And that’s apparently by design, as The Weather Channel selected the list of winter storm names for 2017-18 from the most popular baby names.
This winter marks the fifth year that TWC has created a media-friendly shorthand for snow events that affect more than 2 million U.S. residents or about 250,000 sq. mi. [400,000 sq. km] | Read: The science behind naming winter storms
And while some prior years have included names of planets [that provided some hilarious headlines], this year’s collection is a bit more conventional.
[As of Jan. 3, we’re up to Grayson.]
Here’s the list of names for this winter season, along with The Weather Channel’s notes on the selections and some other associations, both good and bad, that people might make:
Aiden – From an Old Irish name meaning “fire.” Irony alert!
Benji – Short for Benjamin, an old Hebrew name meaning “son of the south.” The reference to the south would be ironic, except there’s snow in Florida this year.
Chloe (KLO-ee) – From Greek, it is a reference to blooming or the young green shoot of a new plant. After three storms, the hopes of seeing anything green are already fading.
Dylan – From Welsh words meaning “great tide.” The way snow rolls off a plow blade kind of looks like a wave, doesn’t it?
Ethan – From a Hebrew name meaning “strong,” “solid” or “firm.” The hope of skiers, snowboarders, and sledders: A firm base.
Frankie – A nickname for Frank, Francis or Frances from the Germanic tribe the Franks. Also refers to honesty, as in “Let’s be frank, this snow is getting tiresome.”
Grayson – From the Middle English word that meant steward plus son. Last name of Dick Grayson, also known as Robin in the Batman comics. Lends itself to headlines like ‘Boy, Wonder How Much Snow We’ll Get.’
Hunter – From the time when people in England were named for their work. Let’s all hope we don’t have to return to hunting as a result of all this snow.
Inga – Related to the name of a people who lived on the North Sea called the Ingaevones. Also the name of every Norwegian lady you meet in a hot tub.
Jaxon – From the son of Jack, which was a nickname for John in the Middle Ages. The #7 most popular baby name for 2018; look for a whole bunch of Jaxons to be born around October this year.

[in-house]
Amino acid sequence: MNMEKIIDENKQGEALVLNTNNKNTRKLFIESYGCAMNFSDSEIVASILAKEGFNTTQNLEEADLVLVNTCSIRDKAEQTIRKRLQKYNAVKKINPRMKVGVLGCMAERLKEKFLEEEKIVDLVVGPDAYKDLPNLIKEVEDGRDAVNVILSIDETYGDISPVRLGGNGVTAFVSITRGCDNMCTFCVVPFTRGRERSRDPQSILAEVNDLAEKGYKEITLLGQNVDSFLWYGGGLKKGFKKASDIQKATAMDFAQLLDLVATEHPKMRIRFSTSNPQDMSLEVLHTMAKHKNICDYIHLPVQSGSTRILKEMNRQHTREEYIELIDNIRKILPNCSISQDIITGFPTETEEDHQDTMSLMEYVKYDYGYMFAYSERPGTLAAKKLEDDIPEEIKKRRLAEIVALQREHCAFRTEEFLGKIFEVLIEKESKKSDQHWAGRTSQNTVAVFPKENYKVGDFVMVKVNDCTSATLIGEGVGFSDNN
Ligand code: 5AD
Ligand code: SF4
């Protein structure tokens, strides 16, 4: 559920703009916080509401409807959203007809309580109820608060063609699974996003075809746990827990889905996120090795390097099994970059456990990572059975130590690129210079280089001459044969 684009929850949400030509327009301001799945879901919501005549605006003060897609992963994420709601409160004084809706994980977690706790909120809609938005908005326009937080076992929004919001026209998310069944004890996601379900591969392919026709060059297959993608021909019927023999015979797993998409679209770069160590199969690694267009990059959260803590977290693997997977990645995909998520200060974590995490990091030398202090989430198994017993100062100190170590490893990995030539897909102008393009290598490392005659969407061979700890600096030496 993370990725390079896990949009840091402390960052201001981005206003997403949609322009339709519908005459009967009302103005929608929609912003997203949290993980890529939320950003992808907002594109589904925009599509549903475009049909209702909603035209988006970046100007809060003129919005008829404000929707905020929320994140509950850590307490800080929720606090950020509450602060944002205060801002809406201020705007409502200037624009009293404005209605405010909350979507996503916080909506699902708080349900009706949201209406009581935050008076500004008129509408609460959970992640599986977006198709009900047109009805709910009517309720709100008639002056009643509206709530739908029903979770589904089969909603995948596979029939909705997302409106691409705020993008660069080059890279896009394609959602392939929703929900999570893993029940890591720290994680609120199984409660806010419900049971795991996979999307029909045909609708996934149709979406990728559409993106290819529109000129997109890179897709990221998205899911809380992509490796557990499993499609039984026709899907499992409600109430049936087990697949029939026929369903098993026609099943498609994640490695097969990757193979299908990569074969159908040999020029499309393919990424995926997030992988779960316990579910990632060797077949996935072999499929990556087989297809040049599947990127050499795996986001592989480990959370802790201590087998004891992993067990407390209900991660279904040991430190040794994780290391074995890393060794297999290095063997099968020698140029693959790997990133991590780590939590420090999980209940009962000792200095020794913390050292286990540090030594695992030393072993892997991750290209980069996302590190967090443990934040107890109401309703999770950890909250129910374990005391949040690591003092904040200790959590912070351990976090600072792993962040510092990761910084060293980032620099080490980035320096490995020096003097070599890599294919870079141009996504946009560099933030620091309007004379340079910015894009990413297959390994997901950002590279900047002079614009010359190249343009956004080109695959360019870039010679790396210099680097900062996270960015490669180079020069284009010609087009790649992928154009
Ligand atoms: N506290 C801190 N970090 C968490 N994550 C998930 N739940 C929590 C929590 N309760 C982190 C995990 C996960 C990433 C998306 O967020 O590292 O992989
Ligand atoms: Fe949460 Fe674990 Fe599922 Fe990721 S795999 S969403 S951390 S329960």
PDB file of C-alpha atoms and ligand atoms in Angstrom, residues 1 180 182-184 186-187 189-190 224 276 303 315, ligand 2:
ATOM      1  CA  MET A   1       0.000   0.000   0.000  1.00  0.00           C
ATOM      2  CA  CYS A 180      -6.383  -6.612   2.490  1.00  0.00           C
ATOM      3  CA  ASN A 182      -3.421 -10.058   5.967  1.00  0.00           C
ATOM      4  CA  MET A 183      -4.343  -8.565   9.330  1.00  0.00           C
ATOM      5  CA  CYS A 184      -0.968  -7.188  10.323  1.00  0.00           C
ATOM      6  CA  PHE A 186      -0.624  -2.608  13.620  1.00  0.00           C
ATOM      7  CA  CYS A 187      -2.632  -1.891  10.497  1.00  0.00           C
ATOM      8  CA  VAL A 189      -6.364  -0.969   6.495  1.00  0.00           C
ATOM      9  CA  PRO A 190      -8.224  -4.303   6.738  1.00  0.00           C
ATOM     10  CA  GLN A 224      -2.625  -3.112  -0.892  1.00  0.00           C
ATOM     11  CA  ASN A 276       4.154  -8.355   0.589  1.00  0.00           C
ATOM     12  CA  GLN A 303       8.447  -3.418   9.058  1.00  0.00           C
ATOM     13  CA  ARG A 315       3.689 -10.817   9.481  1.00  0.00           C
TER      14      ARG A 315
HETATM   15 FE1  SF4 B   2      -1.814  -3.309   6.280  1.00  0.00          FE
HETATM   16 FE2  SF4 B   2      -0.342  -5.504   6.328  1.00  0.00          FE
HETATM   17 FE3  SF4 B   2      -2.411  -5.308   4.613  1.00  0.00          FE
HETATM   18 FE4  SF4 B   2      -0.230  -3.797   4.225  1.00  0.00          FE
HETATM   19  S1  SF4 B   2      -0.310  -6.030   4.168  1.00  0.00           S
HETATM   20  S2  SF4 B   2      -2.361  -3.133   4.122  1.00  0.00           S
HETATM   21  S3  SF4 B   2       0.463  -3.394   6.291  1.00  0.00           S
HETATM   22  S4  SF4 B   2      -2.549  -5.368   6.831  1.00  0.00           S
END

Kalani – From the Hawaiian words meaning the plus heaven or sky. Could also be the name of a rum used in Mai-Tais.
Liam – From Irish, a short form of William, which comes from German. If we’re buried in enough snow, you can watch a whole bunch of Liam Neeson movies, like “Ted 2” and “Taken 3.”
Mateo (muh-TAY-o) – The Spanish form of Matthew, which is distantly derived from the Hebrew word for gift. No one thinks snow is a gift except plow drivers and kids who get an extra day off in January.
Noah – Derived from the Hebrew word meaning “rest.” Also the name of a biblical figure who built a boat to survive a flood; not the best association to make when discussing potential snow storms.
Oliver – The English form of the French name Olivier. Charles Dickens also used it for his character Oliver Twist, who famously asked, “Please, sir, may I have some more?” Very likely not what people will be asking if we get this far in the list.
Polly – From Molly, which is an old nickname for Mary. Generally associated with parrots, which seems fitting for all of the TV weather people who repeat the same warnings over and over.
Quinn – Derived from an Irish Gaelic word meaning “chief” or “counsel.” Another possible comic book inspiration, Harley Quinn.
Riley – Derived from Reilly, which comes from the Old Irish name Raghailleach. If we get this deep into the list, we’ll be pronouncing it “really?!”
Skylar – A modified version of Tyler merged with the word sky. Can be used for both boys and girls; reached its peak of popularity in 2017, ranked #40 for girls’ names. Has not ranked higher than #500 in boys’ names since 2009.
Toby – Derived from Tobias, a name from old versions of the Bible. A preferred pipe-weed by Hobbits in The Lord of the Rings, “Old Toby.”
Uma (OO-ma) – From multiple cultures including the Sanskrit word meaning “tranquility.” May refer to the silence that follows a massive snowfall.
Violet – Originally from the name for the Latin name for the flower, viola. Title of a popular Christmas-related song, Violet in the Snow.
Wilbur – Mr. Ed’s owner in the TV show about a talking horse. For those under 50, it’s also the name of the pig in E.B. White’s classic Charlotte’s Web.
Xanto – From the Ancient Greek name Xanthus meaning “blonde.” Watch out for the blonde snow.
Yvonne (ee-VONN) – Related to a nickname for the Old French name Yves, which came from the name of a type of wood used to make bows. Another hunting reference that one hopes won’t come true.
Zoey – Derived from the Greek word for life. Spring is only 12 weeks away.